This week in the world of self-publishing:

In this February 28th article for Khaosod English (“a Bangkok-based news website providing coverage of Thai politics, economics, and culture to an English-language audience”), Chayanit Itthipongmaetee recounts the history of zines, particularly in eastern Asia, and the positive impact that they have had on Thailand’s literary scene.  Says Itthipongmaetee, the zine has its origins in a thoroughly Western context: they “started in Western countries […] with topics considered outsider, aggressive or antisocial such as hardcore punk or metal,” and “exploded in popularity when reproduction technology such as photocopying machines made it cheap and easy for anyone to create their own.”

The story of the zine is, in this context, the story of every narrative that breaks the mold and leaks out around the edges of “standard practice” and “standard interest” in traditional publishing.  But zines didn’t stay a Western concept.  As Itthipongmaetee recounts, “Whereas zines in the West vanished as soon as anyone could roll a Geocities site, they endured until internet access became widespread in Thailand in 2004 or so. Most Thais turned to blogs, boards or services such as Exteen, Pantip and Thaimail.”  This has made zines a more enduring expression of creative freedom in Thailand than they have been in the United States––and, since most zines are self-published, they have become a focal point around which the east Asian indie movement rotates.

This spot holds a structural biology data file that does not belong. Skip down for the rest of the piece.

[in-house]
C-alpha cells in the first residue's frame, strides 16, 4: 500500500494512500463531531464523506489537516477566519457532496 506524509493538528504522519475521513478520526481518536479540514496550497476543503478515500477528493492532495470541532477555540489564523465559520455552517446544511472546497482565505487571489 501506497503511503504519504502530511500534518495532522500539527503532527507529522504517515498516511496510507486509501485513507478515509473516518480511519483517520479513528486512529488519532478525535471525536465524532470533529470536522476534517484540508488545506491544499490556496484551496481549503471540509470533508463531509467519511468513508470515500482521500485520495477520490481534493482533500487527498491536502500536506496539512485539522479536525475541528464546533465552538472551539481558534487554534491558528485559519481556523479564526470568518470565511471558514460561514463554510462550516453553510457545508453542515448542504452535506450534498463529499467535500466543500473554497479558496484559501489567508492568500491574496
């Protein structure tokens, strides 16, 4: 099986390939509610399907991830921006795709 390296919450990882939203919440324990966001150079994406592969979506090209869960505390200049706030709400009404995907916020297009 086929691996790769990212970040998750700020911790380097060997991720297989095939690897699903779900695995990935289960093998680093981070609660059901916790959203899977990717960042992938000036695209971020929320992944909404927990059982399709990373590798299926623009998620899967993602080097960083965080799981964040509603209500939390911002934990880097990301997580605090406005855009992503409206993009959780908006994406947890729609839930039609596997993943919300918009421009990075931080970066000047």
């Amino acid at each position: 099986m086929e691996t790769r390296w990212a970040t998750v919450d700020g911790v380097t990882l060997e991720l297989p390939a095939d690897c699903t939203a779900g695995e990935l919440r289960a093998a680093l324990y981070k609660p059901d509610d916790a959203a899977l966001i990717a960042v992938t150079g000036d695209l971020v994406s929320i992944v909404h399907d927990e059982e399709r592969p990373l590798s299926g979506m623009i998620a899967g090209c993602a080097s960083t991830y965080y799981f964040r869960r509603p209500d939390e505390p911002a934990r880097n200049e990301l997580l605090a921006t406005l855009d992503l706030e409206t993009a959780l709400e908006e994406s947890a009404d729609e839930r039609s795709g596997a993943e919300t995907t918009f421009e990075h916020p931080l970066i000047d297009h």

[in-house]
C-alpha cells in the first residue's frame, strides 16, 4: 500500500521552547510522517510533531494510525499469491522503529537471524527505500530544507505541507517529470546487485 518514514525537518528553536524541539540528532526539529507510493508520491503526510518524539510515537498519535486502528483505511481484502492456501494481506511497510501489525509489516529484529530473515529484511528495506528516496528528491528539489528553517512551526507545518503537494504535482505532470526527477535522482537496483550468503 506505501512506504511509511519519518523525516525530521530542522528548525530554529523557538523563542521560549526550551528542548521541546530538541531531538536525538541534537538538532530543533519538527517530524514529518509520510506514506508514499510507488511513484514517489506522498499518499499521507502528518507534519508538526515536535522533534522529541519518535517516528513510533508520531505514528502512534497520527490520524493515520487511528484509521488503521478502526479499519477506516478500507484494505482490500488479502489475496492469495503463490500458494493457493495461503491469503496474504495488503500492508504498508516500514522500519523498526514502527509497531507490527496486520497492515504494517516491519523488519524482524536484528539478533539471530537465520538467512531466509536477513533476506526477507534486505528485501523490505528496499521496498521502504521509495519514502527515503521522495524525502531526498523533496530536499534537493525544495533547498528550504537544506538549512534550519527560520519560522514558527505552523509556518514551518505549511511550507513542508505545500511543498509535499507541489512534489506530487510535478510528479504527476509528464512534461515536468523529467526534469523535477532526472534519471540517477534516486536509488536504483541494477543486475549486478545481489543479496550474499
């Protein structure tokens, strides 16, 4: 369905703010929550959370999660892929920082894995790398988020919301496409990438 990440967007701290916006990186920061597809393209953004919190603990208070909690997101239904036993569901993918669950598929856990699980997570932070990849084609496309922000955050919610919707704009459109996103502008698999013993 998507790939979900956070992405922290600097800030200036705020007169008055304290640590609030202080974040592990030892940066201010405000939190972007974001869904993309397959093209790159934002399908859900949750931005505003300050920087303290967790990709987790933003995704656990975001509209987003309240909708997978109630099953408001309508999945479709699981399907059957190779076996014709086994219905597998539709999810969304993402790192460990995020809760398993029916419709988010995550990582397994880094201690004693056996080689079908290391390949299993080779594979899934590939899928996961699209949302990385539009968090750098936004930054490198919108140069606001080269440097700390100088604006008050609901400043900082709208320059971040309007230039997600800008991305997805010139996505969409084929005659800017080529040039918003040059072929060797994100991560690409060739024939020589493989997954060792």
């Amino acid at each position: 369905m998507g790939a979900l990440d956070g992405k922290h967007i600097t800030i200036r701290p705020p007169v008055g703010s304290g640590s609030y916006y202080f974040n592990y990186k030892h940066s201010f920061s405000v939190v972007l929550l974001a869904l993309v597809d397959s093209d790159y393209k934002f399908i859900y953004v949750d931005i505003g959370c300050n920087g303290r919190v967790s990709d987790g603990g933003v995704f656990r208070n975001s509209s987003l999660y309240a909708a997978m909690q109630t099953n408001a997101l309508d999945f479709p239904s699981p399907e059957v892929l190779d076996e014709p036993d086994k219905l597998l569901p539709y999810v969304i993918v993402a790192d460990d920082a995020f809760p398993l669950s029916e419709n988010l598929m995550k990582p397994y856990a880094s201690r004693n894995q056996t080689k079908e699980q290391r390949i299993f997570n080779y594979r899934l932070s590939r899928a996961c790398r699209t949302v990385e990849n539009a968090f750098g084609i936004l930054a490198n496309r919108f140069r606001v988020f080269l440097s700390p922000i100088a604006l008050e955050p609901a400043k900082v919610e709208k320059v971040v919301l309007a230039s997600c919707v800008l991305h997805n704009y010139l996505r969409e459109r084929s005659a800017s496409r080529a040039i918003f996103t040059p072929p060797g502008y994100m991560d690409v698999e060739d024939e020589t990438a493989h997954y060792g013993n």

For the rest of Itthipongmaetee’s excellent article, including her conclusions on where zines in Asia are headed in the near future, check out the original article here.

“Publishing is not really a business at all, it is a verb, the act of putting something into the wild, usually with a consequence,” writes Philip Jones in this February 26th article for The Bookseller: “They are creationists—in a good way. They need to believe. Yet there is a flip side. Publishers occupy positions of power: what they project into the world has an influence precisely because it has been ‘published.'”  This means that self-publishing, rather than just an exercise in ego and self-benefit, is truly a radical act that challenges the established information hierarchy of many nations and cultures.  It has the potential to effect real change in redressing many great wrongs that have been handed out to aspiring authors by the traditional publishing industry.

As Jones goes on to point out, “publishing may now be starting to listen (and act).”  He’s speaking, of course, about Penguin Random House’s decision earlier this year to sell its self-publishing business (Author Solutions): “acknowledging, one might hope, that investing in authors with one hand, while taking their money with the other, always looked at best uncomfortable and, at worst, an existential disaster.”  In a brilliant move that I highly recommend following up on, Jones then points his readers to  Penguin Random House’s (UK division) decision to roll out a comprehensive “Creative Responsibility strategy,” with CEO Tom Weldon remarking that a “publisher of our size really could be a force for good in society above and beyond the books we publish.”  The fact that Weldon and Penguin Random House recognize the fact that a healthy self-publishing sector boosts their traditional publishing sector––with everyone benefiting from increased value and increased sales––is a hopeful sign, indeed.  For the rest of Jones’ article, click here, and for a look at Penguin Random House’s creative responsibility strategy, click here instead.